Saturday, March 19, 2011

Japan radiation detected in at least 15 states and in milk samples in Washington state

by Ethan A. Huff, staff writer (NaturalNews) Radioactive isotopes unique to the Fukushima disaster are now being detected in at least 15 US states, according to recent reports from CNN ( And the Associated Press (AP) has issued a report claiming that milk samples taken in Washington state have tested positive for low levels of the same radioactive component, Iodine-131, raising concerns about the true widespread effects of the Fukushima nuclear fallout ( The US Environmental Protection Agency (EPA) and various state and local authorities continue to repeat the same empty reassurances that all detected levels of radiation -- whether they be in air, water, or food -- are far below levels of concern, and that people do not need to worry or do anything in response. But is this sound advice? Earlier in the week, several nuclear facilities in North and South Carolina, as well as in Florida, reportedly detected low levels of Iodine-131 in the air ( That same radiation has also been detected across the West Coast, as well as in northeastern states like Pennsylvania and Massachusetts, which clearly indicates that Fukushima radiation has made its way throughout the US, at least in very low levels. But now, reports have been issued claiming that milk samples from Washington state have also turned up contaminated with Iodine-131. The levels were allegedly far lower than the US Food and Drug Administration (FDA) concern limits for the radioactive particles, but they are not necessarily safe even at the levels being detected. According to the FDA "Radiation Safety" website, the Derived Intervention Level (DIL) for Iodine-131 is 170 becquerels per kilogram (Bq/kg) ( A Wall Street Journal report of the milk incident explains that the Washington samples contained only 0.8 picocuries per liter (pCi/l), or 0.03 Bq/kg. That level is clearly far lower than the FDA's DIL for Iodine-131, but is any level of this radiation actually "safe"? And what about the other more serious types of radioactive particles being emitted from Fukushima that authorities appear to not even be looking for? Based on Japanese guidelines for radiation safety, Iodine-131 is the least of our worries. Cesium, uranium, and plutonium all have much lower maximum "concern" thresholds, with plutonium being the most serious. A Bloomberg report explains that just one Bq/kg of plutonium is enough to cause major concern if found in water or milk ( Are authorities testing for plutonium and the other serious radioactive particles that we know have escaped from the Fukushima plant? The mainstream media has mostly abandoned the Fukushima incident in favor of the newly-instigated war in Libya. And yet reports are still continuing to trickle in -- though mostly without much fanfare -- concerning Japan radiation popping up across the US in air, water, and now food. But all the while, the EPA and others repeatedly dismiss the situation as being no big deal, despite the fact that conditions at Fukushima have basically reached a frightening dead end ( As we keep saying here at NaturalNews, preparedness is key. And preparedness, of course, does not involve panic. It does, however, involve using your critical thinking skills to evaluate the seriousness of the situation, consider the anomalies surrounding the official US government position on it, and take appropriate steps to prepare you and your family for whatever may soon come as a result.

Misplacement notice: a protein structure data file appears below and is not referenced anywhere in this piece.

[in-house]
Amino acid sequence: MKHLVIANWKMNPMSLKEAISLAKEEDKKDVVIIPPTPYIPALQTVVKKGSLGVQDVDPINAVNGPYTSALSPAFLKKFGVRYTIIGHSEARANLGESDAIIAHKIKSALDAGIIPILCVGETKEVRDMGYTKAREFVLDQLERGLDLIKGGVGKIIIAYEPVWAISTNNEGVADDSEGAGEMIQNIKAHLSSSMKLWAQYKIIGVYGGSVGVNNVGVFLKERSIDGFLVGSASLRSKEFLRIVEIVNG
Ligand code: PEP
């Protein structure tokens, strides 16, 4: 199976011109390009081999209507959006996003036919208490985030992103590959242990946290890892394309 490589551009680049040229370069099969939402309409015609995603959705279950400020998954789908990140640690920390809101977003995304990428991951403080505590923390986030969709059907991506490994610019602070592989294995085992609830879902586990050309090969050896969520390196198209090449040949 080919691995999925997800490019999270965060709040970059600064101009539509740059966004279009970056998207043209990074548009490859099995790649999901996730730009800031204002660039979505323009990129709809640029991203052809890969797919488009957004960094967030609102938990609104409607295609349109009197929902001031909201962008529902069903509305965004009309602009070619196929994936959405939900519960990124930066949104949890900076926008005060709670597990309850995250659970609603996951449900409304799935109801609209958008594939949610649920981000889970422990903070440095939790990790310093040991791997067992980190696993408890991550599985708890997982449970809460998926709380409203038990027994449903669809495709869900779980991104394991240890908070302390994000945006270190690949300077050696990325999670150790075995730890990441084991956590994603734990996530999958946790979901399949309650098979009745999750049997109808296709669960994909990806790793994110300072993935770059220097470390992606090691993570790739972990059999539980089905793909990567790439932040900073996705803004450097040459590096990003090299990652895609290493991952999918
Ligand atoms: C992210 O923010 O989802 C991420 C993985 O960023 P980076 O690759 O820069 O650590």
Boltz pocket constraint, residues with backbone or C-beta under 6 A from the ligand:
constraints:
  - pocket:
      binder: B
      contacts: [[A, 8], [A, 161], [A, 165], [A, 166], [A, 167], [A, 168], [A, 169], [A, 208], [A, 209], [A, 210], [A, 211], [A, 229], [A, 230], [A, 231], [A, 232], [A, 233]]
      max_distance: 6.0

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Originally published March 30 2011


Anonymous said...

anyone talking about Fukushima's meltdown is "fearmongering."

Anonymous said...

Japan's nuclear disaster preparedness plans were written by complete morons.

Learn more:

Anonymous said...

There's nothing to worry about according to your government! Don't be concerned about radiation. It's invisible, so it must be safe!

Anonymous said...

Most of Florida's EPA radiation monitors don't show any results beyond March 18. Why??

What's that sulfury, powdery smell in Florida and the haze in the air?

When Japan has a large release of radioactive particles, the jet stream flow blows it east. The United States is the first large land mass it reaches, meaning the U.S. could be getting the strongest share of radiation particulates.

Berkeley University in California measured "low" amounts of cesium 137, too, which has the half life of about 30 years.

Where are the good old-fashioned journalists who would delve into stories and find out the truth about how much radiation we're really getting in the U.S.?